How have changes in household structures and family policies affected the rise of family poverty since the 1970’s? A multilevel analysis of the German Microcensuses 1976-2009

Mara Boehle, Johannes Gutenberg-University Mainz

Since the 1970s, income inequality and subsequently income poverty has increased considerably in (West) Germany. Families, most notably single parent families, have been at a particularly risk of poverty. However, systematic analyses of the long-term development of family poverty are lacking to date. My paper therefore addresses the following questions: (1) Is the increase in family poverty since the 1970s due to increases of poverty-inducing factors within family households? (2) Which changes in family policies explain the rise in family poverty? Firstly, I propose that increases in family poverty can be attributed to the changing composition of households with or without children (composition effects). In addition, the structural conditions of family life have undergone massive changes over the last forty years (context effects). In order to estimate the influence of both types of effects, data from multiple levels are combined. The micro level information is provided by cumulated data from the 1976-2009 German Microcensuses. Macro level indicators are calculated on the basis of the Microcensus or extracted from official statistics. Hypotheses are tested using multilevel models. The paper shows that the increased likelihood of poverty for families is mainly due to their lower employment intensity (when compared to the childless) and the migration process since the 1970s. We further find significant effects of family allowances and childcare provisions, with much more powerful effects for single mothers than for couple families. We show that childcare operates through boosting families’ employment intensity, illustrating from a social change perspective that increases in work-family policies are useful for reducing lone mothers’ poverty effectively by enhancing their employment.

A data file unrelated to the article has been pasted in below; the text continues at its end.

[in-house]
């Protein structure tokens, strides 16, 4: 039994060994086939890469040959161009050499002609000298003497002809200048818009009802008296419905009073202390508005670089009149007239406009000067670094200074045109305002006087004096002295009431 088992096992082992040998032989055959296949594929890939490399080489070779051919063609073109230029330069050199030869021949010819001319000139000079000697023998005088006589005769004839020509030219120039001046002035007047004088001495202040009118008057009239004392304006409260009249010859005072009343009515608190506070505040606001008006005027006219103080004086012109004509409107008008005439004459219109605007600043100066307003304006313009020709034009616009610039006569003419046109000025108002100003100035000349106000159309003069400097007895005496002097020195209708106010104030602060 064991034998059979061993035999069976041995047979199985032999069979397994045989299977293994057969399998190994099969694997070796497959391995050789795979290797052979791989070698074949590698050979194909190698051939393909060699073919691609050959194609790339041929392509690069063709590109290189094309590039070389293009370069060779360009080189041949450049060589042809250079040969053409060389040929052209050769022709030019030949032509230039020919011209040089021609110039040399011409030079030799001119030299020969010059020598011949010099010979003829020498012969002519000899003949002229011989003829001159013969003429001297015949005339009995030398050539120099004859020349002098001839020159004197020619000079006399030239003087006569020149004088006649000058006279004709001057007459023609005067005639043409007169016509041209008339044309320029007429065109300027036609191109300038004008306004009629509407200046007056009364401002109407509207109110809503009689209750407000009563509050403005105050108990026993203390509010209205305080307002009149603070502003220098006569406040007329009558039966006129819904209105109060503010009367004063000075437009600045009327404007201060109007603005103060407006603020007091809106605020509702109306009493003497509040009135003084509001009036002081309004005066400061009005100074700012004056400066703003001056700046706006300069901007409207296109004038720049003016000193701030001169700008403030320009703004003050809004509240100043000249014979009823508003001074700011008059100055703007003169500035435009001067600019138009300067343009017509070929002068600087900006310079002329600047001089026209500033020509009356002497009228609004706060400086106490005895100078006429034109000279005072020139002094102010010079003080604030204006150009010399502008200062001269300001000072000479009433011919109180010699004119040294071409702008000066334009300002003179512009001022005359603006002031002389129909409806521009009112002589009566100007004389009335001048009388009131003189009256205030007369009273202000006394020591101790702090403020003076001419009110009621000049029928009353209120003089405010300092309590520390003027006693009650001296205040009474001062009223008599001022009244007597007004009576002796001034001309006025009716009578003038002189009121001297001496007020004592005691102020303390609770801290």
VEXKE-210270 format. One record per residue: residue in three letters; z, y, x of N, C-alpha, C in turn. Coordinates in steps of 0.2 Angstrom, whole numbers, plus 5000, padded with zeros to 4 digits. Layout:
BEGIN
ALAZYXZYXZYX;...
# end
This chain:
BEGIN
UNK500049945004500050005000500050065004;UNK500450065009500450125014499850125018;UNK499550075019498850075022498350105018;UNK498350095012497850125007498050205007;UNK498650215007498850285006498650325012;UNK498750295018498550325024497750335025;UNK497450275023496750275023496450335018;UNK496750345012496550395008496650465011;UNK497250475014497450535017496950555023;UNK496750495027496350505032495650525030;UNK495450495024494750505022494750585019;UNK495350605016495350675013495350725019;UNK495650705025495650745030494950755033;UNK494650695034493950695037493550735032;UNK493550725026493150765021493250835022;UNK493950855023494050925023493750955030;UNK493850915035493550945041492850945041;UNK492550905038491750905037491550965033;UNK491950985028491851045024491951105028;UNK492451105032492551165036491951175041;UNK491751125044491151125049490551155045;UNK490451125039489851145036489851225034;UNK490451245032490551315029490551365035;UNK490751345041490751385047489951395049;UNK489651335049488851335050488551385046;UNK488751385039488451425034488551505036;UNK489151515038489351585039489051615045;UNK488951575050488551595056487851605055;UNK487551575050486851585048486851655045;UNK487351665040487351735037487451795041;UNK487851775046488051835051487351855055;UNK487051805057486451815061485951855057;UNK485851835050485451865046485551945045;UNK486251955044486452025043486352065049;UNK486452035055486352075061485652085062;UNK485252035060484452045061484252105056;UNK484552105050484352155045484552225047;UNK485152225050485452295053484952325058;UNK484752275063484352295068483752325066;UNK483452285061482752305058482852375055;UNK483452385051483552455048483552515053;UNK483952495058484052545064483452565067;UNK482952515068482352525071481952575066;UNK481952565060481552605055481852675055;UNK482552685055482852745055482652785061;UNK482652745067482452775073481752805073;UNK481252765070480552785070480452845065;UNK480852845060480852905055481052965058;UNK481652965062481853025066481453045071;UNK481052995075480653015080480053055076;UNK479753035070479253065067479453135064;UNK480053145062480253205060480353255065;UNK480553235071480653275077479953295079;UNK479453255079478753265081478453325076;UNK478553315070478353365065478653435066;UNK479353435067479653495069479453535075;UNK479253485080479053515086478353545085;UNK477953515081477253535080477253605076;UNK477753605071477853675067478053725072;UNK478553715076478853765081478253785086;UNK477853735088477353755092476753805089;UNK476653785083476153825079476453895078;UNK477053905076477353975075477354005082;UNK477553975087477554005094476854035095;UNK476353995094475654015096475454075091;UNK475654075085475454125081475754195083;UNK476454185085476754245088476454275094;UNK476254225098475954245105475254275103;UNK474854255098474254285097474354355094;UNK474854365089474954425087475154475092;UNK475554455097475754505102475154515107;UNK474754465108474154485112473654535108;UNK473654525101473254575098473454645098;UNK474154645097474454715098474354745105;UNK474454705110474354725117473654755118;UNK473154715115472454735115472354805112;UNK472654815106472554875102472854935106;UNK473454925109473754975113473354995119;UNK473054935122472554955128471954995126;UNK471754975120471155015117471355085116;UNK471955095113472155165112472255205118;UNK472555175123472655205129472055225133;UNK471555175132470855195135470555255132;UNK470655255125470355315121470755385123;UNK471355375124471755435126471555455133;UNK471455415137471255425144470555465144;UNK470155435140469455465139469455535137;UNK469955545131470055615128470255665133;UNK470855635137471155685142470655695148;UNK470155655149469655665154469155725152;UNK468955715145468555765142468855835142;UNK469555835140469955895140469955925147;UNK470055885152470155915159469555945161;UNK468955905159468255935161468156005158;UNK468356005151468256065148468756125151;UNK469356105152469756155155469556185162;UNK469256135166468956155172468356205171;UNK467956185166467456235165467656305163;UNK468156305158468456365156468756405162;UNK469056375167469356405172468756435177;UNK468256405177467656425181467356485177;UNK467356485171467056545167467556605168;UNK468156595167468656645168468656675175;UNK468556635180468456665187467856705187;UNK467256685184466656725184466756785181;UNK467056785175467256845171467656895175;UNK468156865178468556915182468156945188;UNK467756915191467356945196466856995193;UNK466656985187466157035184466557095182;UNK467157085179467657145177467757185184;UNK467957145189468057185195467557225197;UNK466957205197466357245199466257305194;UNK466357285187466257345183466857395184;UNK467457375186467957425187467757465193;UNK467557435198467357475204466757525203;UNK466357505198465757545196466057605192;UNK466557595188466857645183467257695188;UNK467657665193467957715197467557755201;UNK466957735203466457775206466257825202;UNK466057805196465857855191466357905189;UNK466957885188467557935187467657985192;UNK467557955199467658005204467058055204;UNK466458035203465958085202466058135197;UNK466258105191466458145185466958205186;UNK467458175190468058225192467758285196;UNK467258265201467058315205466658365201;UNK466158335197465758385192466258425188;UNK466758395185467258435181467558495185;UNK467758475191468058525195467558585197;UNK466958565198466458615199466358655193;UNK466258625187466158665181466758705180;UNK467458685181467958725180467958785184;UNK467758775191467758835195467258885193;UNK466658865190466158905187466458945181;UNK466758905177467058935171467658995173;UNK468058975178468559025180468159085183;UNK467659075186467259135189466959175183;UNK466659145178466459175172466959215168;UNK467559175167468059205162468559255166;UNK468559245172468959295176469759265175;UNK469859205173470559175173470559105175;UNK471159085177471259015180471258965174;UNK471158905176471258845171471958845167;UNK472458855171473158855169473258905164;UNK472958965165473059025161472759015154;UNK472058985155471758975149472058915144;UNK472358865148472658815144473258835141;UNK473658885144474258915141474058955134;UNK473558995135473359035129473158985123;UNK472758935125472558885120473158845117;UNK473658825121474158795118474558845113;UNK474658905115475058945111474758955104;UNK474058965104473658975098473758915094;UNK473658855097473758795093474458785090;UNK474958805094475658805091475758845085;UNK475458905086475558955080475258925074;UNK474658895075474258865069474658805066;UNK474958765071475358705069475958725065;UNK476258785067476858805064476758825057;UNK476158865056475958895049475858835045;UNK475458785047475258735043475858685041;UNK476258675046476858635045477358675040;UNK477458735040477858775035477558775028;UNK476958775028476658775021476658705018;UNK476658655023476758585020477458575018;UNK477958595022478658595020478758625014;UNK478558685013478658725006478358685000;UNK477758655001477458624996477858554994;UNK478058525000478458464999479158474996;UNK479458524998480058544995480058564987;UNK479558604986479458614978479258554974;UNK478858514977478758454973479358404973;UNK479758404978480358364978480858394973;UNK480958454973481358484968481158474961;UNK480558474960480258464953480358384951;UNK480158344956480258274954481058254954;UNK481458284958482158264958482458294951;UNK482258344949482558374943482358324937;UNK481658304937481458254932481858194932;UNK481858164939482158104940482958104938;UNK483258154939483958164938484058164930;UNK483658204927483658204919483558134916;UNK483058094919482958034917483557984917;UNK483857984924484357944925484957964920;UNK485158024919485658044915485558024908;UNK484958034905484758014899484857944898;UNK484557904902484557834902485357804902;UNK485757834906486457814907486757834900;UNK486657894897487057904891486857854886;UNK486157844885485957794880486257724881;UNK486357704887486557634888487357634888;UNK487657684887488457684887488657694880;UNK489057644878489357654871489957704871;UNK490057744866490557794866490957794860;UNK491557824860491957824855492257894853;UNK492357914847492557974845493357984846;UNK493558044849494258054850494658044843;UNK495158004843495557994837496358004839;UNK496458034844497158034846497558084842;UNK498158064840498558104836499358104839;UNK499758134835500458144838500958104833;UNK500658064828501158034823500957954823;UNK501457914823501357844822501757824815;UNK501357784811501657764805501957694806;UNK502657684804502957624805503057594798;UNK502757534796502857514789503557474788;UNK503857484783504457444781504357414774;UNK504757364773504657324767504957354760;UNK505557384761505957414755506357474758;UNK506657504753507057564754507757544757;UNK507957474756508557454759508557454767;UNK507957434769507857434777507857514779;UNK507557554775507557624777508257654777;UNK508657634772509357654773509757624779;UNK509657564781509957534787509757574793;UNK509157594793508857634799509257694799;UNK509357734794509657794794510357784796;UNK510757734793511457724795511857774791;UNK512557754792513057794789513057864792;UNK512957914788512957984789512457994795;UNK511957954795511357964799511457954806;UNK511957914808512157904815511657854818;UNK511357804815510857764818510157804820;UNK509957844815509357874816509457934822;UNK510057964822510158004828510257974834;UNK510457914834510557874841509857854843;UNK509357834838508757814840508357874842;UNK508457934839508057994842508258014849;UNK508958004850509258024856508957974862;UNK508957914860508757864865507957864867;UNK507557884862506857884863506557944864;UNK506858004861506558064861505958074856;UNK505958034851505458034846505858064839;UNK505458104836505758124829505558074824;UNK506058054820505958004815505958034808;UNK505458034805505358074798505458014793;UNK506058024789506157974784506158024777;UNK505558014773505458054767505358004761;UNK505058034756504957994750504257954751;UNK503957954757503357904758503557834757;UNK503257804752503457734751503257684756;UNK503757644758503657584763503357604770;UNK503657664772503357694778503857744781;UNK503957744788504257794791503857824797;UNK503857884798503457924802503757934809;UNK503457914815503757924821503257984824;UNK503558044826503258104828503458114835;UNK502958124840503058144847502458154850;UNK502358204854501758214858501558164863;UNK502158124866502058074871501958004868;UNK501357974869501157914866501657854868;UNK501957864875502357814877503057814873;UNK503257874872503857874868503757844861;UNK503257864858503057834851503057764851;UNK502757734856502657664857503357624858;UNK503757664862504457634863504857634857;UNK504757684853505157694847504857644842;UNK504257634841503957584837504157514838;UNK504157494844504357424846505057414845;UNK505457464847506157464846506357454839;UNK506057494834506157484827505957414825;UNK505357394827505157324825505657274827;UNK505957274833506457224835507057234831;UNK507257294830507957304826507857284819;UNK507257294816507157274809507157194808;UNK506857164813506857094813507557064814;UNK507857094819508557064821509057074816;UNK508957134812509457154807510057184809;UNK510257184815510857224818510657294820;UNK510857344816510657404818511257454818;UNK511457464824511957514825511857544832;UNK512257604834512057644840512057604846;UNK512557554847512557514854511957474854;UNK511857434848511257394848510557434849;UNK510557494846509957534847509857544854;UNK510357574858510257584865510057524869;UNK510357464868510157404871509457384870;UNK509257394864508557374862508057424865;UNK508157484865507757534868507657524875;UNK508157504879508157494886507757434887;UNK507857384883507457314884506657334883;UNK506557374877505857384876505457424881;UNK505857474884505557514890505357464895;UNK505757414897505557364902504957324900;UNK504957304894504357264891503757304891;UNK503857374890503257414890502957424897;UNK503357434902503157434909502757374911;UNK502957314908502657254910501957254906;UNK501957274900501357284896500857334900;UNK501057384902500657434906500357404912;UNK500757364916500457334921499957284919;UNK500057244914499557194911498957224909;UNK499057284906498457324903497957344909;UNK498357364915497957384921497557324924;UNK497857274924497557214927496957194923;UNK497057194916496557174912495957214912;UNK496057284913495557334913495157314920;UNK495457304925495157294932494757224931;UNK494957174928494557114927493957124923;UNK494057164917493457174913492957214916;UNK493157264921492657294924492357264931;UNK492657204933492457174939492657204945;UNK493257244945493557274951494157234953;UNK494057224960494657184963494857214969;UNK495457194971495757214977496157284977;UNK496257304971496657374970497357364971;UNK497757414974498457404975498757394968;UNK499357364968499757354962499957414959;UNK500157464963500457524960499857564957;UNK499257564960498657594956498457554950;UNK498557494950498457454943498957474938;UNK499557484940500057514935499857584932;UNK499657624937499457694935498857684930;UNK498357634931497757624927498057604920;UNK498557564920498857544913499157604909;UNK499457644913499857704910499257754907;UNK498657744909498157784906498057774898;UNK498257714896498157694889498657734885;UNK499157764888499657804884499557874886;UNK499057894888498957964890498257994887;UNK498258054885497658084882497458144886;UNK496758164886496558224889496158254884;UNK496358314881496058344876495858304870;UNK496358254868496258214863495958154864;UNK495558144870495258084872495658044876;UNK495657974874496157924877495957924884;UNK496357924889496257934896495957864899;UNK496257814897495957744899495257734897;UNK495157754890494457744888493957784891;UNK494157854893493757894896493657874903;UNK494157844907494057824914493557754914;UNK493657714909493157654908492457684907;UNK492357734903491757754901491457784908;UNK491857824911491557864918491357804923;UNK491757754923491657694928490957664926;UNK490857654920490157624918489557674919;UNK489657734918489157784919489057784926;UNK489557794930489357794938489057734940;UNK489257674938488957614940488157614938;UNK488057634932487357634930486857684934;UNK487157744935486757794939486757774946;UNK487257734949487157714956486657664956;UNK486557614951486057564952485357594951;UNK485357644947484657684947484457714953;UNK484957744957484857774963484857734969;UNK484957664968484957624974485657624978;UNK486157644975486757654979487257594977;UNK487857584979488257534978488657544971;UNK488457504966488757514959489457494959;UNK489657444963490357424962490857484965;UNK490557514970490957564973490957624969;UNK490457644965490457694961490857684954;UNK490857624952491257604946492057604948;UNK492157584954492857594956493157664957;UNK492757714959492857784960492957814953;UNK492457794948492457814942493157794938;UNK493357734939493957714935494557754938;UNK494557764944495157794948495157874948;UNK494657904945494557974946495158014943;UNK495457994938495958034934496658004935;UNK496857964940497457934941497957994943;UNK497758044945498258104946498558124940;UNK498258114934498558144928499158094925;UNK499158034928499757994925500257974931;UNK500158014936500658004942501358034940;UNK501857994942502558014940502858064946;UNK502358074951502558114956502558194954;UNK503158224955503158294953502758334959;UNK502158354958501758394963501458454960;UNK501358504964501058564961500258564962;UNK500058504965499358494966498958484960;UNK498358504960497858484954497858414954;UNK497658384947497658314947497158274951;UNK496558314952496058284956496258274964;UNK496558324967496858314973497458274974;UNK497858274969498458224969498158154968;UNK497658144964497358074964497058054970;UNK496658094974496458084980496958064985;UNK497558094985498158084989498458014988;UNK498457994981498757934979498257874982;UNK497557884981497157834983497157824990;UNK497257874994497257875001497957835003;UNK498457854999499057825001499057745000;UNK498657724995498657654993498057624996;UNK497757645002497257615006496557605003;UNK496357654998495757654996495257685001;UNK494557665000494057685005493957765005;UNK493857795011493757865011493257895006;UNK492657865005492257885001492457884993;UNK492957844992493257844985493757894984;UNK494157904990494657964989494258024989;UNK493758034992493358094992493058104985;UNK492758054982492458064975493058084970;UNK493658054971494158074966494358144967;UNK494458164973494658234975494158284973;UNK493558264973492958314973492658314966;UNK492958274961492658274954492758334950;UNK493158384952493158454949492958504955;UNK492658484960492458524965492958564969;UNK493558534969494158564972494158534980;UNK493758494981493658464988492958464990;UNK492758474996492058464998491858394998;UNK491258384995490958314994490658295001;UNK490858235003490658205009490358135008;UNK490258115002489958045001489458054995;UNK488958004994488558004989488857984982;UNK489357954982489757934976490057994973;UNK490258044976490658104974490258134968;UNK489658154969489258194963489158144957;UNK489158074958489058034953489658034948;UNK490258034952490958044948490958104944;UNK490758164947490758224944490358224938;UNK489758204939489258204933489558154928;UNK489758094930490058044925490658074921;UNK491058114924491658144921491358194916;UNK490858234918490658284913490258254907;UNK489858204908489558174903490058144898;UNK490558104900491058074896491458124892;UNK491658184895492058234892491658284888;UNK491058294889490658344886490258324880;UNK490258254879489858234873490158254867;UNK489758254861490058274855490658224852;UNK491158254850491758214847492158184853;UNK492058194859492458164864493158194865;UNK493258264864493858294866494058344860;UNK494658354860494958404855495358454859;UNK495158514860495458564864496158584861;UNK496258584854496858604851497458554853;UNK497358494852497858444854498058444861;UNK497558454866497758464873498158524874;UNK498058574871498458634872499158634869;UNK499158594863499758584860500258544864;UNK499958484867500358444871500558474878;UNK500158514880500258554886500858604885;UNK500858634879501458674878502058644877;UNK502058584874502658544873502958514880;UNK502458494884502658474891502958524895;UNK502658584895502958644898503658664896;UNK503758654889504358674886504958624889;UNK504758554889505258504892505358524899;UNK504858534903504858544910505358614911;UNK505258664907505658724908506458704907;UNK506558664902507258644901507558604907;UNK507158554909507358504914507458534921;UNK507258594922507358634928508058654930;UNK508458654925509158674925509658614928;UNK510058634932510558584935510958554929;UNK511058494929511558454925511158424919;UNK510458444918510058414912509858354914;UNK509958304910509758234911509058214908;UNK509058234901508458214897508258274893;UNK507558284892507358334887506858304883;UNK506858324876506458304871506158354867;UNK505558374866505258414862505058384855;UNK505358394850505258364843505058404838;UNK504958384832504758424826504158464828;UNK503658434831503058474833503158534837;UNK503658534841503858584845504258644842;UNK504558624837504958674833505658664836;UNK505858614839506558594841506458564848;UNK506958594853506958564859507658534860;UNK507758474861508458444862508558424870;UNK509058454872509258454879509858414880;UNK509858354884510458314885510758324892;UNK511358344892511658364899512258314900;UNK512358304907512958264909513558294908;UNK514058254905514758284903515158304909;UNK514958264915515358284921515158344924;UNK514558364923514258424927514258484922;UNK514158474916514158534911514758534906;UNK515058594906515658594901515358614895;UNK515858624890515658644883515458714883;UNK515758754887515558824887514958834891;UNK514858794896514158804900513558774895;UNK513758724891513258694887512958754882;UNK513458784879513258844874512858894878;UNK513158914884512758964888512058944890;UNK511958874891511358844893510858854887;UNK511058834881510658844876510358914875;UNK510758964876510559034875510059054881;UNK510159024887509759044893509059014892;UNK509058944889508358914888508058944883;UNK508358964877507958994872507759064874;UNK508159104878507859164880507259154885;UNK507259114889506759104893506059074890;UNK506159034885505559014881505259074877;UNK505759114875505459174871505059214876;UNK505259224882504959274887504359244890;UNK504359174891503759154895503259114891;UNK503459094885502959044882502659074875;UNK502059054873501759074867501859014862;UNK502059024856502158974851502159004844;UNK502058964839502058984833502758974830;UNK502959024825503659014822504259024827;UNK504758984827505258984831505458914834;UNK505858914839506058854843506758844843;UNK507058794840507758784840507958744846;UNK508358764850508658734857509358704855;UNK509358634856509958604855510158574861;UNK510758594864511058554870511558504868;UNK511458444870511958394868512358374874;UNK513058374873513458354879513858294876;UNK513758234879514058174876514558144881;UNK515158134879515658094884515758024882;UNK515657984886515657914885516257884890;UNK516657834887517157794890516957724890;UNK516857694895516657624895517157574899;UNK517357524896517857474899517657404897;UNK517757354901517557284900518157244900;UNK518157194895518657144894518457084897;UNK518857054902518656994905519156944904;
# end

Presented in Session 119: Demographic change, social networks and quality of life